Investigating repeated incidents is critical to improving employee safety, and lockout/tagout (LOTO) failures are one of the major issues. In fact, it’s one of the Top 10 violations most frequently cited by the Occupational Safety and Health Administration (OSHA) and is often misunderstood.

Titled “The Control of Hazardous Energy (Lockout/Tagout)” in OSHA standard 29 CFR 1910.147, LOTO best practices can be lost in a sea of procedural information. The standard outlines how to control all hazardous energies, including electric, mechanic, hydraulic, pneumatic, thermal and more.

LOTO devices immediately disable machinery or equipment, preventing the release of hazardous energy while employees perform service and maintenance activities. OSHA requires companies to develop, implement and enforce an energy control program and ensure new and “overhauled equipment” can be turned off to protect staff working around the energy source. LOTO violations can carry a fine of up to $7,000.

Bakery equipment such as moving blades, mixing arms, conveyors, rollers and dividers pose numerous cutting, pinching and crushing hazards to employees. To lock out these machines and protect employees, safety devices like power interlocks, two-handed controls and emergency stop bars are recommended, according to OSHA. Proper guarding also protects workers from bumping into moving parts.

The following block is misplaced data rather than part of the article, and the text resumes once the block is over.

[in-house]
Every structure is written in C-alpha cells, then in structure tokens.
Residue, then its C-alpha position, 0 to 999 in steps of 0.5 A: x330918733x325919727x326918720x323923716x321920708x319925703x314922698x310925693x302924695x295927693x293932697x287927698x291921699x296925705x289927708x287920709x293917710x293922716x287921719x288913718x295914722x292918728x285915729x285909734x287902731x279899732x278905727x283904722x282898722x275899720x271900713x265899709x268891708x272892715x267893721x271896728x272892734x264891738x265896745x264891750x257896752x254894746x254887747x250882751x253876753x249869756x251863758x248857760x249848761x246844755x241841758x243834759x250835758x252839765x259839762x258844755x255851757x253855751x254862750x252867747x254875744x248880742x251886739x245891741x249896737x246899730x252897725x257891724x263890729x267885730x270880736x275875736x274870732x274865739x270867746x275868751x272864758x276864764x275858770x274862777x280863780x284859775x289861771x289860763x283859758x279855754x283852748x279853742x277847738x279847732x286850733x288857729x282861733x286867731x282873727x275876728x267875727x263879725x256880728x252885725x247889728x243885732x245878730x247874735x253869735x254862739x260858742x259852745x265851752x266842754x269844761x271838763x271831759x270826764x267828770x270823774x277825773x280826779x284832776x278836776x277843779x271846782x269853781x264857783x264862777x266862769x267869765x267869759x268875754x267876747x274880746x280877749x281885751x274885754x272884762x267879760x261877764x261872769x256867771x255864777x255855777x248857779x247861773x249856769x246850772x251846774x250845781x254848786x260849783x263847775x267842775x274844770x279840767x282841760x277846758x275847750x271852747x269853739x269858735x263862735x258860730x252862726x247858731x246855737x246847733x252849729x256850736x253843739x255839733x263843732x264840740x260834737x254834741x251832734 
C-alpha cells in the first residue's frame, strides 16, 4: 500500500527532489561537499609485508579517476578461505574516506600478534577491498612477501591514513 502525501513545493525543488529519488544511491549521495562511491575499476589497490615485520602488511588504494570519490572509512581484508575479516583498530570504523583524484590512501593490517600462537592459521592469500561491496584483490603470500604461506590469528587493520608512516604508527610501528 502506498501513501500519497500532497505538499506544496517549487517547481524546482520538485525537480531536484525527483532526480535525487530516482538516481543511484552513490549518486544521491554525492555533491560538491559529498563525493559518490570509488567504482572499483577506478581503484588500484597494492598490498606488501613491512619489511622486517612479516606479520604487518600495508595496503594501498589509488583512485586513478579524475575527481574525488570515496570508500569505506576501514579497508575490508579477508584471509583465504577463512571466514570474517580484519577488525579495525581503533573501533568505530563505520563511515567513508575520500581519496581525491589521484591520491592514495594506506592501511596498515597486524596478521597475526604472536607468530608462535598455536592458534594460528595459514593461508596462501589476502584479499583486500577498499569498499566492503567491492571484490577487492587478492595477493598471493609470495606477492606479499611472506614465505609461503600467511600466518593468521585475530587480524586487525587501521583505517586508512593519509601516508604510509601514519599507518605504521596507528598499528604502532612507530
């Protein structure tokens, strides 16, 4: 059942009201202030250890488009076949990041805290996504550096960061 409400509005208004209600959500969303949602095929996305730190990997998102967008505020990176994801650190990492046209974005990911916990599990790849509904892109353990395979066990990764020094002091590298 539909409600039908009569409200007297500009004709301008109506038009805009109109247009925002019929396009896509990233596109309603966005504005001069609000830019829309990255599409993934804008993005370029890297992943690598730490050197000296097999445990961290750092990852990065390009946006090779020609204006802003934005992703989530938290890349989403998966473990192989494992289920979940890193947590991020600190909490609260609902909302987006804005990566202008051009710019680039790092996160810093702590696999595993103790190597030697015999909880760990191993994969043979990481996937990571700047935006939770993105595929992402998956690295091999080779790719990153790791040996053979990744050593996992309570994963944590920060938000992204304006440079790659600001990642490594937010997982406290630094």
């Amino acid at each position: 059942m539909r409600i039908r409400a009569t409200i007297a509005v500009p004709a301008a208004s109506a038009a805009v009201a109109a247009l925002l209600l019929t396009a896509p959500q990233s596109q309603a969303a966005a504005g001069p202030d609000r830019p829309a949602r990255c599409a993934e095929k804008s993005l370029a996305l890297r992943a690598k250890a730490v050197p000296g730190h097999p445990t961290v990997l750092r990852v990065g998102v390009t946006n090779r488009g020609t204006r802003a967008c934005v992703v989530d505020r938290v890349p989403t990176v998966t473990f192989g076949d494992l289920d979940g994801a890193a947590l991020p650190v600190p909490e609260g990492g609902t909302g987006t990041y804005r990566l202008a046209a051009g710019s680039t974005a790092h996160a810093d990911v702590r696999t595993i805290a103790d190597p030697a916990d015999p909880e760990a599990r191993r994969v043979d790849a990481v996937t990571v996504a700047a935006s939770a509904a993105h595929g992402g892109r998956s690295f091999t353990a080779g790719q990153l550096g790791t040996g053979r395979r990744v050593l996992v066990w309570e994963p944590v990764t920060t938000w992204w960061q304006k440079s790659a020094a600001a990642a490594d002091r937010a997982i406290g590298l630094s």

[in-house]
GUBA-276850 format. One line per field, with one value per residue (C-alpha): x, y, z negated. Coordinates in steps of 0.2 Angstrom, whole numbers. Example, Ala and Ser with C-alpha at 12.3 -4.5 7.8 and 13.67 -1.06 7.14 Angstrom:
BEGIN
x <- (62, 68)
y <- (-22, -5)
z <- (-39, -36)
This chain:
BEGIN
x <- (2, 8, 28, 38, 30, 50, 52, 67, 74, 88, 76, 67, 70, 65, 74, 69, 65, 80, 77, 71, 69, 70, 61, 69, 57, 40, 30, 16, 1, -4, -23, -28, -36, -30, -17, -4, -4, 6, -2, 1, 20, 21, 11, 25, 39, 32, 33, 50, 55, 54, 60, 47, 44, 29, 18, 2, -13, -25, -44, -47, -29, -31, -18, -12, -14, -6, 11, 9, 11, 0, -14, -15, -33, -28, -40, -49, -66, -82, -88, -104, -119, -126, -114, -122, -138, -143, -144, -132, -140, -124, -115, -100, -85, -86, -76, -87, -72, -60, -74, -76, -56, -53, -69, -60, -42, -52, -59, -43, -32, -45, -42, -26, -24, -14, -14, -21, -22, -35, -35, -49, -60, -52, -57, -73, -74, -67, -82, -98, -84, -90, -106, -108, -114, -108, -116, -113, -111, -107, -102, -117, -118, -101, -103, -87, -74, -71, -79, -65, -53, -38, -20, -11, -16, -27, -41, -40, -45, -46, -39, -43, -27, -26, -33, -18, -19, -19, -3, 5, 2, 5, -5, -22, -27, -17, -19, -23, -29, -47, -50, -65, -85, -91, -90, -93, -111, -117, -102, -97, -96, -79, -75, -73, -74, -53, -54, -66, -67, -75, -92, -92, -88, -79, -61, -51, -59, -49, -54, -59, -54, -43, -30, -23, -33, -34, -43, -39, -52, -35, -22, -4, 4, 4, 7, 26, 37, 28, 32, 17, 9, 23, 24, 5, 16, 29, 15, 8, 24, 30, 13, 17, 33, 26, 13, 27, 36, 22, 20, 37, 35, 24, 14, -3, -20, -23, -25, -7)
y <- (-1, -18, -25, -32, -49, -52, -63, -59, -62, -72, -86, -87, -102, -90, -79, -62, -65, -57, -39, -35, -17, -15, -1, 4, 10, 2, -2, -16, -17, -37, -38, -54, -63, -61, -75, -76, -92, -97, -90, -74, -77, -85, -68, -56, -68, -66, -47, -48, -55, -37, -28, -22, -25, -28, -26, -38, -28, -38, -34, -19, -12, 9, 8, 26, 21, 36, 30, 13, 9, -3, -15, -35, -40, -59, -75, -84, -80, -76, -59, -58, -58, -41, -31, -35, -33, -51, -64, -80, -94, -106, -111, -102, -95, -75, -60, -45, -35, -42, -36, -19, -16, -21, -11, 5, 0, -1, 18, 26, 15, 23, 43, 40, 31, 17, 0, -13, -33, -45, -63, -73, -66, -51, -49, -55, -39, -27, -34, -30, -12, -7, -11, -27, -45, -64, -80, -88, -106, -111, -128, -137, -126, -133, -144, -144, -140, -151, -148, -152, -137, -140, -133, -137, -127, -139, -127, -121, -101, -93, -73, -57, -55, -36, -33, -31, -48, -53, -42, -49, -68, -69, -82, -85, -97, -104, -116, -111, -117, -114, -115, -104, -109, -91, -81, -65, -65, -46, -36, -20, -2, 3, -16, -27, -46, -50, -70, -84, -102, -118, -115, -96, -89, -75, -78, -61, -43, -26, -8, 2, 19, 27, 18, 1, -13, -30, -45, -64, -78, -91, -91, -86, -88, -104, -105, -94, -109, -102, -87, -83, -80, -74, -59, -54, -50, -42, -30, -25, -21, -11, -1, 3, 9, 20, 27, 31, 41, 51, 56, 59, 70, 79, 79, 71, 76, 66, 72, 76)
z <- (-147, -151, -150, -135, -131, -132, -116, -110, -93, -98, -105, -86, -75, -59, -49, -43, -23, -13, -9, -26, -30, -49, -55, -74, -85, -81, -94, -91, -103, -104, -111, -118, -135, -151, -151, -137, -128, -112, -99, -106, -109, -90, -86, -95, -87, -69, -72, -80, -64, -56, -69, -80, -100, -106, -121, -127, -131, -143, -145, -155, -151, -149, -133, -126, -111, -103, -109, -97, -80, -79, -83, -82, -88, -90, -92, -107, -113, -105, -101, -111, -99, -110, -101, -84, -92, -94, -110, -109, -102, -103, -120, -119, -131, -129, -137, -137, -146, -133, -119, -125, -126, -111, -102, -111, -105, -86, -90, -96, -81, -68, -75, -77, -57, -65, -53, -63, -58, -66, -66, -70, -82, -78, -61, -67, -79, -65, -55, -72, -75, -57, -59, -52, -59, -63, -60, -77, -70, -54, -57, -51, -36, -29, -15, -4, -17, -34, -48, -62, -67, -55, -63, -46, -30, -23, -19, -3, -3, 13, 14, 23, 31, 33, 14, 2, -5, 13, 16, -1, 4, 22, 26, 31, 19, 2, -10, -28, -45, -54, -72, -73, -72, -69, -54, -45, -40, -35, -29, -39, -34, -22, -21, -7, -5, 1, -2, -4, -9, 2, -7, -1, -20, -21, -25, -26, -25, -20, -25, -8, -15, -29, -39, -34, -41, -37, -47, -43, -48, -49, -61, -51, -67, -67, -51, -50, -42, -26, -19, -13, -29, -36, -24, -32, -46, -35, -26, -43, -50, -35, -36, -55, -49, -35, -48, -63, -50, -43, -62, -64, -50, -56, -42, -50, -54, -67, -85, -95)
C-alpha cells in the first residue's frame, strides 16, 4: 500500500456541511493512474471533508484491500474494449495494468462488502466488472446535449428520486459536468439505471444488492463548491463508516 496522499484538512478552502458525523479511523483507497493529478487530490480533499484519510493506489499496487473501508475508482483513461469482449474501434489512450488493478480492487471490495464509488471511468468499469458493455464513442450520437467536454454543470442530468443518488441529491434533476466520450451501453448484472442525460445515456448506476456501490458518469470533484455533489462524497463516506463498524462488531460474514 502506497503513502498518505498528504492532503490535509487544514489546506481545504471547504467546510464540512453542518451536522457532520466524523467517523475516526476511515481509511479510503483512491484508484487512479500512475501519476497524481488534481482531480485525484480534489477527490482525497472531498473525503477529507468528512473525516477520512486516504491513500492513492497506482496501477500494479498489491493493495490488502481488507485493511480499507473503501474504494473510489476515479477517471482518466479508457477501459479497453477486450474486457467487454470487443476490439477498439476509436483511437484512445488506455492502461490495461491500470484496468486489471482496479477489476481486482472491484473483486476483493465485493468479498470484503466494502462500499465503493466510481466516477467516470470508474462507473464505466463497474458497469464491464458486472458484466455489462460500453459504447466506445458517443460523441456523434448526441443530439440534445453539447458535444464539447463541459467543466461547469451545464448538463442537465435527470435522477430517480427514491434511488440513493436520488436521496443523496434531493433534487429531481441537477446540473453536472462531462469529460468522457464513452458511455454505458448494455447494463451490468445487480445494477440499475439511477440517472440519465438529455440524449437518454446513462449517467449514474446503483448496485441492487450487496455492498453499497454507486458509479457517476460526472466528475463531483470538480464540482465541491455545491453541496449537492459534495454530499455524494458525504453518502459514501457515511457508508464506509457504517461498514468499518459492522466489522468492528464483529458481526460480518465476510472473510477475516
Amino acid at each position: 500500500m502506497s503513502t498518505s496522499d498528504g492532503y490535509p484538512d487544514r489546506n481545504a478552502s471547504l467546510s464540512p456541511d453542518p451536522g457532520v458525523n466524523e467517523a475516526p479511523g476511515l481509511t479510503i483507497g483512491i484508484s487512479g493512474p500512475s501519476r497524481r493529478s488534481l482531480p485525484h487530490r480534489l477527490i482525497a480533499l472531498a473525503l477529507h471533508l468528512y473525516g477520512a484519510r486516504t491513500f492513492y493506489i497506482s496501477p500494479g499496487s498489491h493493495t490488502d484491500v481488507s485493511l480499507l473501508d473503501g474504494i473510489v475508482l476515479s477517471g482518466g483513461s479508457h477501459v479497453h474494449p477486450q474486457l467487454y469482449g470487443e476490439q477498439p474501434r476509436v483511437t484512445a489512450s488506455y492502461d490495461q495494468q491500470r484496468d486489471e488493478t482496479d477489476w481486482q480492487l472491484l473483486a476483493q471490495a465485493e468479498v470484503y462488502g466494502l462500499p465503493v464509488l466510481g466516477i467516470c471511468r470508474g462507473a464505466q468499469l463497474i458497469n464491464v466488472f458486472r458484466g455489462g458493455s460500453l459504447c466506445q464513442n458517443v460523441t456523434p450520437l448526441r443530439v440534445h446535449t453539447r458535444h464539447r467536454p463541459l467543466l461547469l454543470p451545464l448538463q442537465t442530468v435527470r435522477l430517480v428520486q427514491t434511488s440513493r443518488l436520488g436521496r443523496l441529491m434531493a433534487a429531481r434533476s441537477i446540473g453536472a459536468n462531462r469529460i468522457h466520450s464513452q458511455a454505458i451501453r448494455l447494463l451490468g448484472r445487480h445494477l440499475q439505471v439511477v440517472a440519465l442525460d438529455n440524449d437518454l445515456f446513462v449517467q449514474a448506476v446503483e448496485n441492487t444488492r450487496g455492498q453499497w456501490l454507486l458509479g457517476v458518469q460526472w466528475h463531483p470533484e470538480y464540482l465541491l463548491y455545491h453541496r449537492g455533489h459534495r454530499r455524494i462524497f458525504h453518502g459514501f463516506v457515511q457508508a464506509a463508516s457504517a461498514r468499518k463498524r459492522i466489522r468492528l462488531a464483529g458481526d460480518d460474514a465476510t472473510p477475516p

Because LOTO is an OSHA priority, Rasma Zvaners, vice-president, regulatory and technical services, American Bakers Association, said bakers must remain aware of standard updates. In May, OSHA asked for public comments on where and how to modernize the LOTO standard, and the A.B.A. is responding to the request.

“OSHA has also stated that it intends to publish its proposal to harmonize the Hazard Communication Standard with the most recent edition of the Globally Harmonized System of Classification and Labeling of Chemicals,” Ms. Zvaners said. “We may see this proposal by the end of 2019.”

This article is an excerpt from the September 2019 issue of Baking & Snack. To read the entire feature on employee safety, click here.